No, I would not recommend this company to a friend – I'm not optimistic about the outlook for this company

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    • Culture & Values
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    6 people found this helpful  

    Disappointing

    Manager (Former Employee) Pittsburgh, PA

    ProsThere are none anymore. A shell of the once great company that Henry Heinz built.

    ConsWent from a collaborative culture where the customer comes first to a cutthroat, cost driven company. There is no team anymore. All the talent was laid off, has left or is looking to leave. People being promoted into manager, director positions in order to keep them from leaving.

    Advice to Senior ManagementSell to someone who will run it right

    No, I would not recommend this company to a friend – I'm not optimistic about the outlook for this company

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    1 person found this helpful  

    Fabulous company--great leaders

    Manager (Current Employee) Pittsburgh, PA

    ProsGreat culture and amazing leaders.

    ConsPeople often do not like open work environment.

    Advice to Senior ManagementKeep up the positive work.

    Yes, I would recommend this company to a friend – I'm optimistic about the outlook for this company

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    10 people found this helpful  

    From Great Career Choice to Major Disappointment

    Anonymous Employee (Former Employee)

    ProsAs a Pittsburgh native and having had the opportunity to join the iconic company in the 2000's, I honestly believed that this would be a career choice that I would relish through the 2nd half of my career. For the first 8 years, I would say it was everything I expected and more: great brands, strong leadership, and a family-like atmosphere, but the 180 degree change in culture driven by the 3G/Berkshire Hathaway acquisition forever tarnished a once proud company and stripped away what made it great.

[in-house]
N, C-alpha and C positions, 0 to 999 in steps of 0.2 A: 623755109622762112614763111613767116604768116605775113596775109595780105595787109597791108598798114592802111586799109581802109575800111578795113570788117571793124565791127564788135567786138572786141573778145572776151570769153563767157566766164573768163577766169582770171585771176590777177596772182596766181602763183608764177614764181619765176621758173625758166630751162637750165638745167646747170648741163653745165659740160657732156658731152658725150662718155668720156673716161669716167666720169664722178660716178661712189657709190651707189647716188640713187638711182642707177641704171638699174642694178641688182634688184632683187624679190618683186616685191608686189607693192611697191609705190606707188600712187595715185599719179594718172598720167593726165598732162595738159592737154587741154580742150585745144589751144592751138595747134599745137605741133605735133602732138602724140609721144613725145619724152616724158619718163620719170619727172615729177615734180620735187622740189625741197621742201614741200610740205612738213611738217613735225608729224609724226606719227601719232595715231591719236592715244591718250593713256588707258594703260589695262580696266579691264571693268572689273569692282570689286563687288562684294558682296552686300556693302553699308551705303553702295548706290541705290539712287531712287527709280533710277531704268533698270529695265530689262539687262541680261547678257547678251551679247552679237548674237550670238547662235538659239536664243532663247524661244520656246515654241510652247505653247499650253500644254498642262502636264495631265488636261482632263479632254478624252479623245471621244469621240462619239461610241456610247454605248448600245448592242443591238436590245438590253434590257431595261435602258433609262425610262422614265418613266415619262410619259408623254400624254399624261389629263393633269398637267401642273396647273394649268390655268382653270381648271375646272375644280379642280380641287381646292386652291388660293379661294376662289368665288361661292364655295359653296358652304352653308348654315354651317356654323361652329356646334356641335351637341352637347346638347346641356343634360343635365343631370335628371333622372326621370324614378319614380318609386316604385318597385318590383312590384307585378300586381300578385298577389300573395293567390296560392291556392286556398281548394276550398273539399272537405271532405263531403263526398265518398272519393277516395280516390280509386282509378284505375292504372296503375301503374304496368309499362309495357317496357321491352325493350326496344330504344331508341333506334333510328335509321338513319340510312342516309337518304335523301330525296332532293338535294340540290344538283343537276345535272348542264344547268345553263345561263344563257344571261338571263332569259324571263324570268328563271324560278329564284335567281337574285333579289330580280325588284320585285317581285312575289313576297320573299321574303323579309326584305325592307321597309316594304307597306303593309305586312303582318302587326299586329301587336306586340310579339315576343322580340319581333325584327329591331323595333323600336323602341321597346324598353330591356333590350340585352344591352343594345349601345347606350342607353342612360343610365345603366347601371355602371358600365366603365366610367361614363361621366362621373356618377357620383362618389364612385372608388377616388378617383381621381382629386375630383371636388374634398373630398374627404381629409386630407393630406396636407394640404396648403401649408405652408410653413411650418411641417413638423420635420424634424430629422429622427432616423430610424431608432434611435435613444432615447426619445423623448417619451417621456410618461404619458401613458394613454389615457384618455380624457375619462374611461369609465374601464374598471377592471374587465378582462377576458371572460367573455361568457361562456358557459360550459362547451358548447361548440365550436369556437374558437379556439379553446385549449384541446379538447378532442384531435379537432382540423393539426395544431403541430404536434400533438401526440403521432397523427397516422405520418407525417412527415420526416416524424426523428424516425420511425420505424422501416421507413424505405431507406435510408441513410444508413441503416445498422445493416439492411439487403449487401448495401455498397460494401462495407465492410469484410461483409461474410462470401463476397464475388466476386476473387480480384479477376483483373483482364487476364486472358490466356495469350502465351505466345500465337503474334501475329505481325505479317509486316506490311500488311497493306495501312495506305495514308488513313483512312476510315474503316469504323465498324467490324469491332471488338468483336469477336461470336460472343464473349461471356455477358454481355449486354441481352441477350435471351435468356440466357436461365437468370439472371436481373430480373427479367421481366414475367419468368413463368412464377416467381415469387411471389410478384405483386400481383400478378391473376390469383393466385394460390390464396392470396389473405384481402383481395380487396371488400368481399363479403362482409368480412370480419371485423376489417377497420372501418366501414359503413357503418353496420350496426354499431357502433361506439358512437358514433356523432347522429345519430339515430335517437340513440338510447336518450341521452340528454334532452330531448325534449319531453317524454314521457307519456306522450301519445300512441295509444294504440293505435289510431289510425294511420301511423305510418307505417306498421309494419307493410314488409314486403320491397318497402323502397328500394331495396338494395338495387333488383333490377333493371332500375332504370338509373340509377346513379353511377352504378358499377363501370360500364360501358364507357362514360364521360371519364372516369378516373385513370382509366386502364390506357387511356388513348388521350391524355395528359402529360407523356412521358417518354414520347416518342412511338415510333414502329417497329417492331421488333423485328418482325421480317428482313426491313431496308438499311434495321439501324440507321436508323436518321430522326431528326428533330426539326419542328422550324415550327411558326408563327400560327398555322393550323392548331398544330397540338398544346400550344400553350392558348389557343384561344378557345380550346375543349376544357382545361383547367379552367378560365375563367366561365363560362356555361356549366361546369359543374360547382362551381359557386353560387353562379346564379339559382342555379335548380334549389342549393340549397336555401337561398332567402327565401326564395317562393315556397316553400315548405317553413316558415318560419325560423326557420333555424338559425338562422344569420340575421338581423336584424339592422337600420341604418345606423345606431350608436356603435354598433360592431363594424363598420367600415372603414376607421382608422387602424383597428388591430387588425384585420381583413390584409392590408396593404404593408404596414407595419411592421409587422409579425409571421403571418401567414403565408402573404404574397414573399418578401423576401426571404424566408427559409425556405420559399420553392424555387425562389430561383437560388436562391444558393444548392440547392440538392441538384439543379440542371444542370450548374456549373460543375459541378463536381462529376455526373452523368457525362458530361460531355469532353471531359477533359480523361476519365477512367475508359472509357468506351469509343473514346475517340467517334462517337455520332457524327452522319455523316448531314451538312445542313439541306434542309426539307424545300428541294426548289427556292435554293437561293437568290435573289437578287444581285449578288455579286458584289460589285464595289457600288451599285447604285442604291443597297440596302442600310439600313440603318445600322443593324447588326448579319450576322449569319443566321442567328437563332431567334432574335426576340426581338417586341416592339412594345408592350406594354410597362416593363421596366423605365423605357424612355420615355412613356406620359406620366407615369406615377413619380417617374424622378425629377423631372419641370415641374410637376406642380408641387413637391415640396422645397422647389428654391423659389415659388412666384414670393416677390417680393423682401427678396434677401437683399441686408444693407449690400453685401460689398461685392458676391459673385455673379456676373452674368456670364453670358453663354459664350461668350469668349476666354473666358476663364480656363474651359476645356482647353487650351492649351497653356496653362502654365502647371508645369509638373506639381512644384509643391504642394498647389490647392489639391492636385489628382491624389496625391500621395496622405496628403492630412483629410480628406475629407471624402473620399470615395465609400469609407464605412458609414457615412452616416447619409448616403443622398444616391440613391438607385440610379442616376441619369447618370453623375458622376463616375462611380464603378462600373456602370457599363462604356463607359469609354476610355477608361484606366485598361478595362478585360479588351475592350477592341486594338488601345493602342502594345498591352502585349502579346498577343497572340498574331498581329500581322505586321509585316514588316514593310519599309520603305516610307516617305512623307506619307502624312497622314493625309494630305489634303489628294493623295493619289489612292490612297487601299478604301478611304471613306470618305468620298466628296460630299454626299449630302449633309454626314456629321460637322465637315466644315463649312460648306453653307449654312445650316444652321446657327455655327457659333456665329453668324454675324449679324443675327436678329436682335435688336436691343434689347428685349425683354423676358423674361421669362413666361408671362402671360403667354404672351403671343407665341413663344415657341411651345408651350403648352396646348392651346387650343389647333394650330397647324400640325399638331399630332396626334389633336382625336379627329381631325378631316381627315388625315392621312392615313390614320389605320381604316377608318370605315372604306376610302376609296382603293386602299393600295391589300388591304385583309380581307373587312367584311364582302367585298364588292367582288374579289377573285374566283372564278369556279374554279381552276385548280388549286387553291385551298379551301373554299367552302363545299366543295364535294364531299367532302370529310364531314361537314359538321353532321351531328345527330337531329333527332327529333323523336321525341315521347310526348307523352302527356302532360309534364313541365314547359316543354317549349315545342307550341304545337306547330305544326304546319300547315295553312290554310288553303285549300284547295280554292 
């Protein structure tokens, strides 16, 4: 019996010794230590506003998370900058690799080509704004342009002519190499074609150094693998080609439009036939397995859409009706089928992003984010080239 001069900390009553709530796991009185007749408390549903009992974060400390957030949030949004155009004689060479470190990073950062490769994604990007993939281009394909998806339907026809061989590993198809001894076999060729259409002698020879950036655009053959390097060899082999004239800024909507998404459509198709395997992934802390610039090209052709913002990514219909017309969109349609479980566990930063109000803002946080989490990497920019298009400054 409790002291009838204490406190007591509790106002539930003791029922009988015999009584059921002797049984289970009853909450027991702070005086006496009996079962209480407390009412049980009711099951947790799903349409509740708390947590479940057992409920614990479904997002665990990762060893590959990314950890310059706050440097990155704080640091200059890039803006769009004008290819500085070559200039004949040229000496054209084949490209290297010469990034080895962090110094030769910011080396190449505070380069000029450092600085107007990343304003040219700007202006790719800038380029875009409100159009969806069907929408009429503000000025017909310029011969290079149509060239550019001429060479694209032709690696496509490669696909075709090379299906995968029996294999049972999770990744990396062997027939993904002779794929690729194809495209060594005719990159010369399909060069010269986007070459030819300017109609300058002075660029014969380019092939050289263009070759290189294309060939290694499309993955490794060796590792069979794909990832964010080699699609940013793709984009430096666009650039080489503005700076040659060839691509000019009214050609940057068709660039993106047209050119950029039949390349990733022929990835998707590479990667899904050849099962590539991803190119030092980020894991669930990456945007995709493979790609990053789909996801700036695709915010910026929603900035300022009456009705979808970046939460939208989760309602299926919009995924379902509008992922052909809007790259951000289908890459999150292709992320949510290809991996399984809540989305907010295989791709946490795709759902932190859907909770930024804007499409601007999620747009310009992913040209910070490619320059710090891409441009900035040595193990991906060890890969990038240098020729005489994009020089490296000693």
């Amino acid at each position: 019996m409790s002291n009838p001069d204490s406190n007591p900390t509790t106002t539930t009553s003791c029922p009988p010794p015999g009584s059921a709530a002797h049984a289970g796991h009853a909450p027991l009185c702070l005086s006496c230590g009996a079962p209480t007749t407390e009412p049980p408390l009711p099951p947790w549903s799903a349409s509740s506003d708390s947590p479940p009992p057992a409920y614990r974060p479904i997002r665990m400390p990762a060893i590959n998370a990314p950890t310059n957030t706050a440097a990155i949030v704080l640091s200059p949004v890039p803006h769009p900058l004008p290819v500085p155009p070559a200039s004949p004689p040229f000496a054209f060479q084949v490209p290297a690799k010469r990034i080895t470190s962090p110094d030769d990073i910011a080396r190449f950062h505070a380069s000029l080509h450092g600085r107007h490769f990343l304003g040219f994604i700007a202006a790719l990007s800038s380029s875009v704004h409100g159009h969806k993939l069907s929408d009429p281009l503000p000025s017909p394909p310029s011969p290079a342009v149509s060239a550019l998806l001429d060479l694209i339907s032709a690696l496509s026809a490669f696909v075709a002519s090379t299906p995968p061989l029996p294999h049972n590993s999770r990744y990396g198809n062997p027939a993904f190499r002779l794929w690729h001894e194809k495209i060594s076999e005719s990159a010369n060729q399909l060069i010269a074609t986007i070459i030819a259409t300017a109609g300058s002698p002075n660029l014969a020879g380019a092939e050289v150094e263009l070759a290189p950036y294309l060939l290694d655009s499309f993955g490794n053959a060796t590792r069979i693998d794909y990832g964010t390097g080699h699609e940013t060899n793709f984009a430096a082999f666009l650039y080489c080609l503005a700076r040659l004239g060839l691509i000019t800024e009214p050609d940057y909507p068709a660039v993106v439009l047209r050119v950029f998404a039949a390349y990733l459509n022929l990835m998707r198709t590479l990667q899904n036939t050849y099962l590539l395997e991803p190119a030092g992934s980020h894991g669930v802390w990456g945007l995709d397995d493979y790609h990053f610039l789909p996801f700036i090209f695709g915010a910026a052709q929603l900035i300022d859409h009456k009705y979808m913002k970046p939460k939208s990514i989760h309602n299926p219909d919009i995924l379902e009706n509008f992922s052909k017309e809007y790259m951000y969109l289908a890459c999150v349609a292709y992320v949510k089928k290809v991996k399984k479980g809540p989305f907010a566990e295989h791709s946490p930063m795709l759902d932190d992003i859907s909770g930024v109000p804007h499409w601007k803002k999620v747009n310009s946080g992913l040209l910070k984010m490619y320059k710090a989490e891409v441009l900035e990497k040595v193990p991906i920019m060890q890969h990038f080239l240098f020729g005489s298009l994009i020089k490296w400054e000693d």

There is a silver lining to every tragic tale, so you do have to identify a few positive areas for the current state of Heinz.

    1. For individuals that wish to enter the CPG industry, there are many positions to choose from across the US as seen by the sheer number of positions currently posted on Glassdoor.
    2. For those that seek rapid career advancement and compensation gains, there will be opportunities if you 3. wholeheartedly embrace the all work & no personal life balance espoused by the senior leadership team. Employees have ample opportunity to interact with their co-workers with the recent implementation of in an open office work environment.

    ConsWhile there may be many opportunities at Heinz, any individual that joins the organization with a limited industry knowledge may be setting themselves up for long-term failure. With the initial downsizing in August 2013, a much higher than anticipated voluntary severance acceptance rate in April 2014, and with continued attrition due to dissatisfaction with leadership / company direction, the number of Heinz employees that truly understand the US CPG business is dwindling. This employee turnover collectively leaves a training void for the company, as those with experience are focused on daily business emergencies and cannot devote time to foster the development of new hires. Retailers have also noticed the drastic turnover and it is clearly shaking their confidence in Heinz as a business partner.

    It is also evident that the best candidates for open positions are not always being considered, as senior level positions are now being filled with individuals whose resumes are short on experience but are willing to blindly accept the direction of leadership versus asking questions and challenging their thinking in a way that can deliver stronger results.

    The strongest CPG companies are those that invest in true innovation and effective marketing campaigns. Neither of these areas are not considered strengths at Heinz, and there is no indication that current leadership will address as they are more poised to drain additional profit off of the current business versus finding ways to fuel growth.